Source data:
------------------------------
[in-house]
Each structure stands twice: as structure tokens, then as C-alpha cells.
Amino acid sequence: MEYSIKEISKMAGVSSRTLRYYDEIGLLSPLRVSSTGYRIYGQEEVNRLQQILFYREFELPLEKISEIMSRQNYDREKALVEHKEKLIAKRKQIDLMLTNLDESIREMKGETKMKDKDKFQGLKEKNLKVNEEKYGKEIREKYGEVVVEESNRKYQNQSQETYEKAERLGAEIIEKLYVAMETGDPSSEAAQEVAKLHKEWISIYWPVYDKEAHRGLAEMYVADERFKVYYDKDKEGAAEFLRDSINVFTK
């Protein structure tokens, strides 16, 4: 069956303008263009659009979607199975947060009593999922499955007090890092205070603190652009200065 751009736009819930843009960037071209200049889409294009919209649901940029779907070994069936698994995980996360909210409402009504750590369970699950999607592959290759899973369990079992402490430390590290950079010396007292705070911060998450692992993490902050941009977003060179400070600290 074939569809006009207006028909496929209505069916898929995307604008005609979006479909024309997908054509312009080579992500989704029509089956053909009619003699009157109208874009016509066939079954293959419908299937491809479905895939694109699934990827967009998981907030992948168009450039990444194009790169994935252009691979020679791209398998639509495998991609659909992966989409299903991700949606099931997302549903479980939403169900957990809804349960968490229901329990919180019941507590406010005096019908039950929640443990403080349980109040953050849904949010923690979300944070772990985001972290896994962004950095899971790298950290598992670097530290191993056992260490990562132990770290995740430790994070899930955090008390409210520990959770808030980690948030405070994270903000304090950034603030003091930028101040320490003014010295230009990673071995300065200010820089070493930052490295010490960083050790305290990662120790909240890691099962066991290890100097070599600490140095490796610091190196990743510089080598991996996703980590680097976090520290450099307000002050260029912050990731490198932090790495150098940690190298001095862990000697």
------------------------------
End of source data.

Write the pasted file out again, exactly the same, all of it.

[in-house]
Each structure stands twice: as structure tokens, then as C-alpha cells.
Amino acid sequence: MEYSIKEISKMAGVSSRTLRYYDEIGLLSPLRVSSTGYRIYGQEEVNRLQQILFYREFELPLEKISEIMSRQNYDREKALVEHKEKLIAKRKQIDLMLTNLDESIREMKGETKMKDKDKFQGLKEKNLKVNEEKYGKEIREKYGEVVVEESNRKYQNQSQETYEKAERLGAEIIEKLYVAMETGDPSSEAAQEVAKLHKEWISIYWPVYDKEAHRGLAEMYVADERFKVYYDKDKEGAAEFLRDSINVFTK
């Protein structure tokens, strides 16, 4: 069956303008263009659009979607199975947060009593999922499955007090890092205070603190652009200065 751009736009819930843009960037071209200049889409294009919209649901940029779907070994069936698994995980996360909210409402009504750590369970699950999607592959290759899973369990079992402490430390590290950079010396007292705070911060998450692992993490902050941009977003060179400070600290 074939569809006009207006028909496929209505069916898929995307604008005609979006479909024309997908054509312009080579992500989704029509089956053909009619003699009157109208874009016509066939079954293959419908299937491809479905895939694109699934990827967009998981907030992948168009450039990444194009790169994935252009691979020679791209398998639509495998991609659909992966989409299903991700949606099931997302549903479980939403169900957990809804349960968490229901329990919180019941507590406010005096019908039950929640443990403080349980109040953050849904949010923690979300944070772990985001972290896994962004950095899971790298950290598992670097530290191993056992260490990562132990770290995740430790994070899930955090008390409210520990959770808030980690948030405070994270903000304090950034603030003091930028101040320490003014010295230009990673071995300065200010820089070493930052490295010490960083050790305290990662120790909240890691099962066991290890100097070599600490140095490796610091190196990743510089080598991996996703980590680097976090520290450099307000002050260029912050990731490198932090790495150098940690190298001095862990000697």